While I believe that it's possible to overcome this dilemma as a musician, as you become more of a public figure, it's indisputably challenging to do so consistently. You have to be able to deliver compelling material that translates across widely varied audiences and meet the demands of those surrounding you. Gaga mentioned her frustration with being seen as a public figure first and artist second, and how her presence became more important than her product as her career developed.

From an audience perspective

Lady Gaga briefly talked about how we live in a digital age where our communication is hindered and everything is expected to be delivered immediately. With streaming platforms and social media outlets like Snapchat, having instantaneous access to everything has driven attention spans to an all-time low. It's unfortunate that we live in a radio-edit generation, where if a song exceeds four minutes, it loses people's interest. The majority of listeners who call themselves fans of artists only know lyrics to top singles and don't take the time to listen through entire albums.

We need a shift from being consumers to wanting to be consumed. A few years ago, as Beyoncé performed "Irreplaceable" in front of a full house at Atlanta’s Gwinnett Center, she called out a fan for filming her using their phone saying, "See? You can't even sing because you’re too busy taping. I'm right in your face, baby, you gotta seize this moment, baby. Put that damn camera down!" We, as a collective of consumers of music, need to better appreciate the art form.

Entertainment just requires passive receivers, whereas art demands purposeful action that awakens your soul. Beyoncé is an example of an artist who may have experienced difficulties balancing entertainment with artistry. I'm not against entertainment, but I have deeper respect for artists who don't neglect true art as entertainment. Beyoncé could silence any stadium with an acoustic version of "Halo," yet her live appearances consist of provocative attire, heavily produced arrangements, and overtly sexual backup dancers. She focuses on selling a fantasy rather than showcasing her finesse.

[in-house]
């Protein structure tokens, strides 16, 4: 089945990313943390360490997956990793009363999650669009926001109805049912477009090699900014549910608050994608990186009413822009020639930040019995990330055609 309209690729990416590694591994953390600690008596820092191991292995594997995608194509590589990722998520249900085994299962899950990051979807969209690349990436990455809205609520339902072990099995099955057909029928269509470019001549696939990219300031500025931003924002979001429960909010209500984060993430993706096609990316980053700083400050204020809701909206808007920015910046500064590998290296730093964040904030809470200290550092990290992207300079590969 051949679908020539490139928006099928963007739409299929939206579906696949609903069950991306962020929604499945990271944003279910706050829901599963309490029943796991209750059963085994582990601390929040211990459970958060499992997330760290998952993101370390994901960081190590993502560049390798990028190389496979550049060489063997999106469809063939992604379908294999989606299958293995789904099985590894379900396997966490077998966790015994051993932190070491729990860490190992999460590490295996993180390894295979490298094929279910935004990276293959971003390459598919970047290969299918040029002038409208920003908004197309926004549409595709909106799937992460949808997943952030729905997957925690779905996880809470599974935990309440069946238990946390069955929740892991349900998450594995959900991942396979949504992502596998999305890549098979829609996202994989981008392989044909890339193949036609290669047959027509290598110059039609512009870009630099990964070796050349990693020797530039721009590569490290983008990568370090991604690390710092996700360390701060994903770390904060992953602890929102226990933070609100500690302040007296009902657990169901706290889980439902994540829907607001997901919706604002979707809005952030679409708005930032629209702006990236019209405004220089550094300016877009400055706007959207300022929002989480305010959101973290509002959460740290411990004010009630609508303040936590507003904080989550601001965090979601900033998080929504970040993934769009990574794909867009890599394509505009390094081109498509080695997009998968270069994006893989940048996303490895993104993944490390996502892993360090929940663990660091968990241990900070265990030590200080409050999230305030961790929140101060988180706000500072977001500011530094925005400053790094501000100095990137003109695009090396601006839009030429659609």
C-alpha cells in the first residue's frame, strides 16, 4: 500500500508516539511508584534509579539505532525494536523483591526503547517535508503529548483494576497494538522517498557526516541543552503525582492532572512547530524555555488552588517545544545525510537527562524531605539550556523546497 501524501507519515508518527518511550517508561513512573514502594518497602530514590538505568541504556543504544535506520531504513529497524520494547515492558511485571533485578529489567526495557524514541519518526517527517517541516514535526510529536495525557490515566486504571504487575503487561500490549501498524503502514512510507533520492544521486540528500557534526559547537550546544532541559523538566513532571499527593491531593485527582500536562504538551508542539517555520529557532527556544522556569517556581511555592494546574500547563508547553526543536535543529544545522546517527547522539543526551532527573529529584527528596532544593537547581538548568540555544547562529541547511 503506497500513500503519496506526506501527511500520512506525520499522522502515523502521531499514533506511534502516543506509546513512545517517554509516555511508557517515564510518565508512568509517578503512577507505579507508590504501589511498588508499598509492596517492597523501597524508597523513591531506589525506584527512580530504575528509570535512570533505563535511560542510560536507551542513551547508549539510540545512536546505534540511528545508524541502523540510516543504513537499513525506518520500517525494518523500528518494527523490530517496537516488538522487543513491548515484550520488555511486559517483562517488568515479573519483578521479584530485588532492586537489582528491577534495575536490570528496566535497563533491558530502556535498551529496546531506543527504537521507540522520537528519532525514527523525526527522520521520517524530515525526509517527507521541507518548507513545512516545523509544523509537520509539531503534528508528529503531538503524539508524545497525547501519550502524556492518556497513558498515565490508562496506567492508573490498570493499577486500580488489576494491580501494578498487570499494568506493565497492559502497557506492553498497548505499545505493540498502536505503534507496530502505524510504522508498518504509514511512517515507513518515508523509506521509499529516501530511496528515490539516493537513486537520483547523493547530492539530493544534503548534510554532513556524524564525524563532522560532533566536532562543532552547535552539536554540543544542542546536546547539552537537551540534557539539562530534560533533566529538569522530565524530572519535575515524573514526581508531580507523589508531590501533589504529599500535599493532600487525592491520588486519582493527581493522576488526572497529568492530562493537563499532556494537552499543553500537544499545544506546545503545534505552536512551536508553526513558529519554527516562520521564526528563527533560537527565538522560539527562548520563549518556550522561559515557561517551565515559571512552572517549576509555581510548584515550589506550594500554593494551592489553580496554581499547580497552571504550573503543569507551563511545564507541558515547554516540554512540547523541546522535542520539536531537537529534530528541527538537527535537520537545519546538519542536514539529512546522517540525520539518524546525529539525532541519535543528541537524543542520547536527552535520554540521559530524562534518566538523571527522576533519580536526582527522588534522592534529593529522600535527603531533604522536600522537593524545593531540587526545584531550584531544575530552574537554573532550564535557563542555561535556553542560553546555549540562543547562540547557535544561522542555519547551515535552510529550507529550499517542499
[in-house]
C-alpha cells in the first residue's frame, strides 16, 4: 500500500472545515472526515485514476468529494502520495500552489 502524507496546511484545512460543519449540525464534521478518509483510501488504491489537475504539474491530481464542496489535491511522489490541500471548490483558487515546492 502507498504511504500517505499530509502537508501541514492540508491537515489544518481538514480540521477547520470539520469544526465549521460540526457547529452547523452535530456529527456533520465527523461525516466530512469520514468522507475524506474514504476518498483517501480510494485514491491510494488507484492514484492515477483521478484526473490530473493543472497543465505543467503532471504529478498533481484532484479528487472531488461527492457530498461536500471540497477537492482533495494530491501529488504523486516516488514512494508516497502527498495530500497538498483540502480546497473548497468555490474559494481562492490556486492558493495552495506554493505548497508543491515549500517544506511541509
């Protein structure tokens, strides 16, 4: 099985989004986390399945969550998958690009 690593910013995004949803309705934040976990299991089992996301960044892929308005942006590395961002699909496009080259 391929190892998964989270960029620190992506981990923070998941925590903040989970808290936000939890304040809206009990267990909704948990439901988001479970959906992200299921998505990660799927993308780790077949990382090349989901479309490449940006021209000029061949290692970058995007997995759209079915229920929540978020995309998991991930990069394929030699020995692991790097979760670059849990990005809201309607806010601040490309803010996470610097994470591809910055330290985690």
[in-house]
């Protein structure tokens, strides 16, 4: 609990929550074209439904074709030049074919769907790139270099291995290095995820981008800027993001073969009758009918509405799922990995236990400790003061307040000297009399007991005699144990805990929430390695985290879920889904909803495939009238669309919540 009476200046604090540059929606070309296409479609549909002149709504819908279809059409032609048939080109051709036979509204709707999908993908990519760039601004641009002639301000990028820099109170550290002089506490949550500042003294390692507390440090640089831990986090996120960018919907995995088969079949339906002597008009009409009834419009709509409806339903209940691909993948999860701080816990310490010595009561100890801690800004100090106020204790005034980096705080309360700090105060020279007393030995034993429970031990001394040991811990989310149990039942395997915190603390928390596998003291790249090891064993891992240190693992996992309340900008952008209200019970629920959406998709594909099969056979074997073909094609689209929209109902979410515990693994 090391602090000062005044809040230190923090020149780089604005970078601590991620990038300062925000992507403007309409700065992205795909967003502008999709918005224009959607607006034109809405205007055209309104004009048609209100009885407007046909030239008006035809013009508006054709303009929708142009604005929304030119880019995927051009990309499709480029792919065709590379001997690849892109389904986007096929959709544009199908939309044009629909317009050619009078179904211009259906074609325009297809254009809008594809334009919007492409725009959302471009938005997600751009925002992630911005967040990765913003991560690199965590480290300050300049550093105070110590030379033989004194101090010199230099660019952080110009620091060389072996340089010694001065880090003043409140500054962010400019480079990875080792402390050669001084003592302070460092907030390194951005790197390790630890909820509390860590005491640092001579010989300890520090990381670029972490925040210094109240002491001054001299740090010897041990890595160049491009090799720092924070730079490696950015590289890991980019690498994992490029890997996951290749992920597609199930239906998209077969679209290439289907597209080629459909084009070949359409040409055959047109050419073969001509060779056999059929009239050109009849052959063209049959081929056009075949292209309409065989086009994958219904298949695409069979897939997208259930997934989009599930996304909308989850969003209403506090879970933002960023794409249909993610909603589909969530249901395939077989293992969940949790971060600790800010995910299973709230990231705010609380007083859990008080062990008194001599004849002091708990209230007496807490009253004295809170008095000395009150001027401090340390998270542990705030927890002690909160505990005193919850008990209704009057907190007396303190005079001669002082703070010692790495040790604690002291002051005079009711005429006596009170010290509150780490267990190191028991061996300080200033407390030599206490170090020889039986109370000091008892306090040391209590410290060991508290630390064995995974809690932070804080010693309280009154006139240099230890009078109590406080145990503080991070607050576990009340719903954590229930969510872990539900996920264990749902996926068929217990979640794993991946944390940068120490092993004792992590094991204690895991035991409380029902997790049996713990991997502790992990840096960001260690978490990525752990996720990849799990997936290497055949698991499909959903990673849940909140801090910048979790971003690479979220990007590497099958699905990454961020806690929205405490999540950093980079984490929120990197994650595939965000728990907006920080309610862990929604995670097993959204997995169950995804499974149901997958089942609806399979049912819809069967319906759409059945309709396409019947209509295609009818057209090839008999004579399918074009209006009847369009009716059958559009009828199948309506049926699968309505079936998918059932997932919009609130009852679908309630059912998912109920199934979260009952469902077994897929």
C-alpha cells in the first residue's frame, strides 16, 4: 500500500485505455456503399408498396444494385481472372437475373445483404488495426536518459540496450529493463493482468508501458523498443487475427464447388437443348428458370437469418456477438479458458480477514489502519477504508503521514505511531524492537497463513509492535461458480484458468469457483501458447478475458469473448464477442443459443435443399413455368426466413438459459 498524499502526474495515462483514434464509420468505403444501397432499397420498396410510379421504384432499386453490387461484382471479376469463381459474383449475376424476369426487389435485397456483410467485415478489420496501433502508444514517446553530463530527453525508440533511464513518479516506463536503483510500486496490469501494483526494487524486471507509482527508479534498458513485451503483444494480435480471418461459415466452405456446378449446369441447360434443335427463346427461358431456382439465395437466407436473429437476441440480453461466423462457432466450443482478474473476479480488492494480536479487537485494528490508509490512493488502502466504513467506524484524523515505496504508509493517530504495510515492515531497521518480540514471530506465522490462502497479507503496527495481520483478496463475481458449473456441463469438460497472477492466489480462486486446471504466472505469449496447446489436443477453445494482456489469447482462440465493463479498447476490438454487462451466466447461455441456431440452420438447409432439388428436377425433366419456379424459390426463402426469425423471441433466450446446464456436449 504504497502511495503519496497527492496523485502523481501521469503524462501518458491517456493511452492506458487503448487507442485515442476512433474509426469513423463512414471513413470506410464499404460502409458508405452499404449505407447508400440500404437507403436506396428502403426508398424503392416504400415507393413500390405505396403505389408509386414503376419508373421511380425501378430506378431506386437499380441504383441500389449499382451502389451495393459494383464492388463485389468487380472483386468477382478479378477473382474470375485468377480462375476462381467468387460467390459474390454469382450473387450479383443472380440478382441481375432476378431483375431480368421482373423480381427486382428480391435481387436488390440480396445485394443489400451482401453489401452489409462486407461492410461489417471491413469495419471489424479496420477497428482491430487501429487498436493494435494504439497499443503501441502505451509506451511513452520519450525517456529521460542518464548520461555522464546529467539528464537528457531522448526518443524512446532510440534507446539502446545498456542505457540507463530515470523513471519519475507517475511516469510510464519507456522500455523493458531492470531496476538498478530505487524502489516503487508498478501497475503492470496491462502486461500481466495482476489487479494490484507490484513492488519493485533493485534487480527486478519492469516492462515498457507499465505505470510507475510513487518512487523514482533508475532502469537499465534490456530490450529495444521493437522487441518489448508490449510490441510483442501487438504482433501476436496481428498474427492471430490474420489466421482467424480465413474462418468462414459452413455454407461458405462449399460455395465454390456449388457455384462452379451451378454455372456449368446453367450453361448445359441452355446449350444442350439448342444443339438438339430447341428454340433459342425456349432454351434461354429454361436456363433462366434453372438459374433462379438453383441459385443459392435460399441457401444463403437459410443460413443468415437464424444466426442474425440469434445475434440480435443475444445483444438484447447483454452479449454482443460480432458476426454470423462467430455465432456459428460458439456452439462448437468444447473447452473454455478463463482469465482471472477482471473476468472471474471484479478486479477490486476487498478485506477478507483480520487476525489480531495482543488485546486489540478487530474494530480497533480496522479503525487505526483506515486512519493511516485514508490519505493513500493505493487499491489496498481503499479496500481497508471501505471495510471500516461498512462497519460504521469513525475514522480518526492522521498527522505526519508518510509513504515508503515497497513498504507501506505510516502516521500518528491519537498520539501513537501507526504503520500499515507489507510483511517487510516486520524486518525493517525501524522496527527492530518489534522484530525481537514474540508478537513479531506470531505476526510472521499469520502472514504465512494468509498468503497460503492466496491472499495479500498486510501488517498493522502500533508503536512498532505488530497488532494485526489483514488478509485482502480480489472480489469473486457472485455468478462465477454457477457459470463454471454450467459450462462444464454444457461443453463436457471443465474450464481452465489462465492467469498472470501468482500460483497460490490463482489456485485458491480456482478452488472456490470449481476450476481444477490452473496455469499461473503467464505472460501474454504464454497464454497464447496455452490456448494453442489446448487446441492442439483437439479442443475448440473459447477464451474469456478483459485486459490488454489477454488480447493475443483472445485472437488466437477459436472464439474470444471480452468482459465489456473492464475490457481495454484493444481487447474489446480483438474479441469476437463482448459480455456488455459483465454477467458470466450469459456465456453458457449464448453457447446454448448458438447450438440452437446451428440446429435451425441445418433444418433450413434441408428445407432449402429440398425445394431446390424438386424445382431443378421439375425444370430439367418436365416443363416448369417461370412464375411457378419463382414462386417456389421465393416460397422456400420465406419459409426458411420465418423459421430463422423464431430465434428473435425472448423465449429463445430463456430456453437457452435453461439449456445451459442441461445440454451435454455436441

The solution?

Lady Gaga says it was important for her to learn to say no (e.g., to taking fan selfies and creating fragrances for marketing). Sia never wanted to be an entertainer, and she still refuses to perform with her face exposed. Adele is choosing not to stream her latest album, 25. Sam Smith had six hit singles from a single album (In the Lonely Hour), proving that you can create somber music that sells, born out of a burning desire to share a feeling with the world.

Although artists like Taylor Swift, Thom Yorke, David Lowery, Beck, and even Pink Floyd have blasted streaming services like Spotify and Pandora for shareholders' profits, artists' percentages, and paid advertising content, I think there's a bigger issue at hand. Not only does the model itself need to be improved (like Jay-Z attempted with Tidal) so that artists don't feel like royalty checks from streaming services are effectively severance pay, there needs to be a widespread appetite for true art and genuine artists.

[Taylor Swift, Spotify, and the Musical Food Chain Myth]

If you value music as an art form, it's important to take further action. It starts with respecting the integrity musicians hold as true artists. True artists embed meaning within their work, and their followers should invest in supporting their ambitions. Remember that all artists are entertainers, but not all entertainers are artists. It's difficult for artists to be discovered and thrive amidst an industry congested with a surplus of entertainers, so it's up to listeners to open the gateways for true art to give it a platform to speak.


Caleb Hsu is an independent vocal producer and freelance recording engineer based in Los Angeles. As a classically trained pianist and composer, he enjoys writing music technology features that combine his psychology background with current industry trends.